Can the PTO Measure Up to its Promise?

The Professional Triathletes Organization (PTO) sensationally announced in March ambitious plans: The Collins Cup, a Ryder Cup styled event for triathlon, would take place in 2020 with a $2 million purse; the Daytona Challenge, a middle distance triathlon championship with a $1 million purse; and a $2 to $2.5 million awards for a season-long PTO pro points championship with $100,000 for the winners and payments through 100th place with a minimum payment of $5,000.

With the ITU and its Olympic distance showcase apparently in good hands with higher prize purses (women’s champion Katie Zaferes of the U.S. earned over $250,000 in 2019 prize money), the PTO is focusing on non-drafting long course events – events for which other organizations such as Ironman and Challenge annually offer just over $2 million total prize money for over 100 events.

The excitement was magnified by the news that the PTO was backed by investment heavy hitter Mike Moritz, who has reportedly pledged between $10 and $20 million for the initial investment in innovative, ultra high-tech broadcast capability, great commentators, and a commitment to treat talented pros with the respect the PTO believes they deserve.

Perhaps the most revolutionary aspect proving that the PTO was putting professional athletes first was its response to the COVID-19 pandemic. With virtually no races and the consequent dearth of performance bonuses from sponsors, the PTO paid out $2.5 million worth of checks in late March to the 200 top ranked pros for the largely canceled 2020 season. That payout also lent immediate credence that the PTO was in it for the long run.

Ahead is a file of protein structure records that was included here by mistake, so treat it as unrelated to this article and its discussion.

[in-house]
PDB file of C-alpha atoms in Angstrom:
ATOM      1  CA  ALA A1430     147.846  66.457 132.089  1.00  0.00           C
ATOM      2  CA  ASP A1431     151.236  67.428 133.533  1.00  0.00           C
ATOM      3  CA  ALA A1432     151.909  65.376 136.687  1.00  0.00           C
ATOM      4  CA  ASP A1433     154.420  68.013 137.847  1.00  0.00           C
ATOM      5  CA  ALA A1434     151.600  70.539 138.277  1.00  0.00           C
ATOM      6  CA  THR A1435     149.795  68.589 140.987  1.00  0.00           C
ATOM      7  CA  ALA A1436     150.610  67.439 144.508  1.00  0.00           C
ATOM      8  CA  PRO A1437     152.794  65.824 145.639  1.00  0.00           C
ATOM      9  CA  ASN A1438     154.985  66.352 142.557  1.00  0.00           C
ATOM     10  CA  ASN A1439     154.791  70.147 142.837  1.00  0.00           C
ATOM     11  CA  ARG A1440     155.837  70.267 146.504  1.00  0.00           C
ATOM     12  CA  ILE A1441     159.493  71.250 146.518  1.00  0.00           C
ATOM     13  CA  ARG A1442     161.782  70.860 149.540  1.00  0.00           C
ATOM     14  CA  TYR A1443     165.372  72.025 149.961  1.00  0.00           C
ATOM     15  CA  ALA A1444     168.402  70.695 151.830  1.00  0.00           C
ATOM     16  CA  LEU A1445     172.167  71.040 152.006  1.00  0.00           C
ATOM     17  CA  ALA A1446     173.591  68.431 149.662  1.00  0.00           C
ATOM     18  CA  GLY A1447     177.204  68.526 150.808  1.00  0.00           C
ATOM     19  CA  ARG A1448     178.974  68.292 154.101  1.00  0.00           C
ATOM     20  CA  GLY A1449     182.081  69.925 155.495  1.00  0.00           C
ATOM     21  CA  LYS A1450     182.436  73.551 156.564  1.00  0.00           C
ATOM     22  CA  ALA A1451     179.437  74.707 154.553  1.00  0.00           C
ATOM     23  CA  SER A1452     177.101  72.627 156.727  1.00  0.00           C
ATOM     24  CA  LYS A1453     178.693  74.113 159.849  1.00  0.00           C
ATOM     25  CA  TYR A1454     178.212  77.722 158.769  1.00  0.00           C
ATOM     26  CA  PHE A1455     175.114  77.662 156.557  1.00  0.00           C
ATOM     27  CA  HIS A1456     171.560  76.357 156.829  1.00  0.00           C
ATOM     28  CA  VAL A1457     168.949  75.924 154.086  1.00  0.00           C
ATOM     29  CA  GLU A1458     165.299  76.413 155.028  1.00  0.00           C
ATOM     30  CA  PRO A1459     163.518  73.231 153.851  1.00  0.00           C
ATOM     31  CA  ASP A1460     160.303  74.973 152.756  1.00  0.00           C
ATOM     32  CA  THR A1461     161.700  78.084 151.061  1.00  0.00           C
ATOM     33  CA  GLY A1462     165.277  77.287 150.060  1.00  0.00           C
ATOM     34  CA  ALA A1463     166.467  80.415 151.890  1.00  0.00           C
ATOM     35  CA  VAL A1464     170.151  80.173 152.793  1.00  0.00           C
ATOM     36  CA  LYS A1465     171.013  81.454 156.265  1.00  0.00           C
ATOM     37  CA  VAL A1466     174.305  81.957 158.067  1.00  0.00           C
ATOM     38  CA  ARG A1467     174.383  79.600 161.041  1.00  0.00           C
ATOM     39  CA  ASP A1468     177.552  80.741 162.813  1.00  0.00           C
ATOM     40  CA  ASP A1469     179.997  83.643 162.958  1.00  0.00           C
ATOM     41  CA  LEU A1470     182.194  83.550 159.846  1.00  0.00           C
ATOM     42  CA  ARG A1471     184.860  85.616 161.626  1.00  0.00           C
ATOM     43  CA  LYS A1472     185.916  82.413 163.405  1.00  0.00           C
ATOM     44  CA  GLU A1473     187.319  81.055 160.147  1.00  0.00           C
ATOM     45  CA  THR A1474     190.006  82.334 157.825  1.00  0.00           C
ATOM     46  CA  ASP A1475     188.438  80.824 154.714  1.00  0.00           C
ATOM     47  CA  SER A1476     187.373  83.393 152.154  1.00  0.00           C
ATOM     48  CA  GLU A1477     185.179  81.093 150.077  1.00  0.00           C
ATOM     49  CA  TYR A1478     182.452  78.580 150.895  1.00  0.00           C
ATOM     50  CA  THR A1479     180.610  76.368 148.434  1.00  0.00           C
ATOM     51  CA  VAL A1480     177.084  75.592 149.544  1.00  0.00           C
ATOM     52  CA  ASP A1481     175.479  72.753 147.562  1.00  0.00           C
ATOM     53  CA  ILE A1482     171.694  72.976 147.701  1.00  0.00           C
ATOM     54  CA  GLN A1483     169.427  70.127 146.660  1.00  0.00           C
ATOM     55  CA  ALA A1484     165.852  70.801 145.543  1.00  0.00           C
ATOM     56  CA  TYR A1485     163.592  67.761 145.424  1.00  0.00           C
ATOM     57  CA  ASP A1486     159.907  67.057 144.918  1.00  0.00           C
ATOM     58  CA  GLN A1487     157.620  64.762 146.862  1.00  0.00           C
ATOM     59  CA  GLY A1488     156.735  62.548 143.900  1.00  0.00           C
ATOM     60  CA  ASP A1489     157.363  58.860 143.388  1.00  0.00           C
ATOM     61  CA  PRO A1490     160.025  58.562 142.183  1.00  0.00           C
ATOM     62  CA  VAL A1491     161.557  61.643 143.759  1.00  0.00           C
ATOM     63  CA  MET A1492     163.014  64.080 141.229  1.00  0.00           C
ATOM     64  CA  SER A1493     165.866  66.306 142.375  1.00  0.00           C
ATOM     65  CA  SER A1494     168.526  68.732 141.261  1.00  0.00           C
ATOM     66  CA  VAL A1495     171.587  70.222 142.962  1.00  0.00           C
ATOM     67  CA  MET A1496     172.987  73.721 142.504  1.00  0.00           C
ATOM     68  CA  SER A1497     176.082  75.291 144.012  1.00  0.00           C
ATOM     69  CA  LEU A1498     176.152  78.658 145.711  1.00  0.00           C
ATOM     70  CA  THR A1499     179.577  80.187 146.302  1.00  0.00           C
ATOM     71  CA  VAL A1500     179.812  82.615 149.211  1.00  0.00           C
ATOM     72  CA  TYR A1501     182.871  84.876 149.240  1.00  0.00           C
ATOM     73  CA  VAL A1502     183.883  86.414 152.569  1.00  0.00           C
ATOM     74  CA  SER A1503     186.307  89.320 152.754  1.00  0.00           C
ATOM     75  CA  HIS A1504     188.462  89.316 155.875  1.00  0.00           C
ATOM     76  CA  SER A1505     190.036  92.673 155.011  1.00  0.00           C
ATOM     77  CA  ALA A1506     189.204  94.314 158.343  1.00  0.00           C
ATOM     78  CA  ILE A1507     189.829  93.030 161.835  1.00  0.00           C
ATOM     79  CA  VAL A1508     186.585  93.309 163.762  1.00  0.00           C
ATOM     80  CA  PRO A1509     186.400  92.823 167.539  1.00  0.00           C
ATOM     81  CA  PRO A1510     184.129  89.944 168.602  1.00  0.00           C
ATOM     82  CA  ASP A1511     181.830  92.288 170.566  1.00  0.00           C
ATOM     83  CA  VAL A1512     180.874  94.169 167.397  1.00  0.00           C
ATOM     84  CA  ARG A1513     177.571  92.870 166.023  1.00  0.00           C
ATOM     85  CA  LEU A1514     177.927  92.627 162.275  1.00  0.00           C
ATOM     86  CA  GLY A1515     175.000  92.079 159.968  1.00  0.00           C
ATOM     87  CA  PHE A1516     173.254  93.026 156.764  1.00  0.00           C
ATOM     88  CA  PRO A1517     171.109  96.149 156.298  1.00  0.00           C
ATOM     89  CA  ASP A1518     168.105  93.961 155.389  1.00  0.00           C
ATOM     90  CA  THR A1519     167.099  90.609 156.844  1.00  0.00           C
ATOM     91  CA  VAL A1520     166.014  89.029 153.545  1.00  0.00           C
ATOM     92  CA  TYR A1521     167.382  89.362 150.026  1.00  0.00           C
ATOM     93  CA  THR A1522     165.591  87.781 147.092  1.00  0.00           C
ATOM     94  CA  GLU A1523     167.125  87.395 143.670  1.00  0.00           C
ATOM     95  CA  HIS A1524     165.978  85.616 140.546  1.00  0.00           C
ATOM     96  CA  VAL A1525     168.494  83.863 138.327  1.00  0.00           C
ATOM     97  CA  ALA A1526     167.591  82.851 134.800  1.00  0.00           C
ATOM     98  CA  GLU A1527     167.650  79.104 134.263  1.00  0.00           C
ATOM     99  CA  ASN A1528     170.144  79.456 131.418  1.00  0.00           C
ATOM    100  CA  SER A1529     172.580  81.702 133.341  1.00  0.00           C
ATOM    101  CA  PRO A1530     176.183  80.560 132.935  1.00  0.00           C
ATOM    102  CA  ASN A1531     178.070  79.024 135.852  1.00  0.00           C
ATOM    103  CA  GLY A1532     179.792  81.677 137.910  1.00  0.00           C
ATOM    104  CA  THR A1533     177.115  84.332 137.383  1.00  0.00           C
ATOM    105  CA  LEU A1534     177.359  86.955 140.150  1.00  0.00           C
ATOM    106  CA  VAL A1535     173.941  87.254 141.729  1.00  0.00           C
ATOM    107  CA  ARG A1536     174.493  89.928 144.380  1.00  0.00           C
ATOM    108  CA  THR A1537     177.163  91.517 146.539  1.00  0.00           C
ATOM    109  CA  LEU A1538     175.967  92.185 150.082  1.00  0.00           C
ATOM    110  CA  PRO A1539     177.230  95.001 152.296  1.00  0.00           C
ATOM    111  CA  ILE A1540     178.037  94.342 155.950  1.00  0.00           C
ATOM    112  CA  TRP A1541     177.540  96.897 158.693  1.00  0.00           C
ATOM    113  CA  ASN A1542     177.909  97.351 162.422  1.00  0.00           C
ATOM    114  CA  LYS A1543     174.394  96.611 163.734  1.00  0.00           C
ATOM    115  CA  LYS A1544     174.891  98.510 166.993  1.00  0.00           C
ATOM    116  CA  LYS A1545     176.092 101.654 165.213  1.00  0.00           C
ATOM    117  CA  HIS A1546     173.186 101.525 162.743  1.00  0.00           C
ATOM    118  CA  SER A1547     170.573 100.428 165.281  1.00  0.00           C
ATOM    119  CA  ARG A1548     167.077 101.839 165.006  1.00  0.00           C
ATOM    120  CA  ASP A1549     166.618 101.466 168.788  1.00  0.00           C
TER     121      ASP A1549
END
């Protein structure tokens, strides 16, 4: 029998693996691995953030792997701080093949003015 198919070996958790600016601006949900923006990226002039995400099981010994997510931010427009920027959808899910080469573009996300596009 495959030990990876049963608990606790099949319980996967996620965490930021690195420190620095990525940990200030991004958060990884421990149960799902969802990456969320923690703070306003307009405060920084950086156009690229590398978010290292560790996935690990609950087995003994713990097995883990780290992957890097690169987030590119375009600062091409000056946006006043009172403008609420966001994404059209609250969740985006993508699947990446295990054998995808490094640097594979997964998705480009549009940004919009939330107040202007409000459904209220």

With the pandemic creating chaos, 2020 triathlon schedules were thrown into disarray. Ironman first postponed the 2020 Ironman and Ironman 70.3 World Championships to February before canceling them outright. The ITU soon followed suit, canceling the late 2019 World Championships. While the world is hoping for the best in fighting the pandemic with masks, distancing, closures of the usual social gatherings and dreams of vaccines – the odds remain up in the air. Major League Baseball is already on the brink of shutting down after dozens of infections and many NFL stars are sitting out the 2020 season. The PTO has some advantages – its large investment cache is best positioned to exact the necessary patience.

Cautiously, the PTO canceled their premier 2020 May offering – the Collins Cup with teams of 12 stars representing the U.S., Europe and Internationals – and rescheduled it for May 22, 2021. And the PTO is closely watching shifting pandemic conditions that might allow its Challenge Daytona December race to go ahead with the approval of local authorities and a no-spectators format.

How the PTO handles an uncertainly lengthy pandemic hiatus will be an interesting test of its vow to avoid trigger-happy, desperate short-run decisions. Will reports of the PTO’s desire to establish a triathlon long course Grand Slam – most likely without the Ironman classics – eventually find venues that will draw major talent and big ratings, with rich purses? Will the PTO’s aim of obtaining superior production values and presenting high dramas for its races come true? Will it find enough new revenue streams to pay back its high initial investment? Will it find room – and prime broadcast openings - on the sport’s increasingly busy race calendar once COVID-19 has passed? Will it be able to satisfy the 2.1 million U.S. triathletes and the busy European triathlon market and appeal to growing mainstream audiences?

All in all, the PTO has reason to hope that its heavily stocked investment coffers, plus its high ambition to lure highest quality commentators and the latest state of the art imagery, will work. It would be nice if the PTO’s idealistic aim to offer a great theater and monetary rewards commensurate with the brilliance of its stars will prove the skeptics wrong.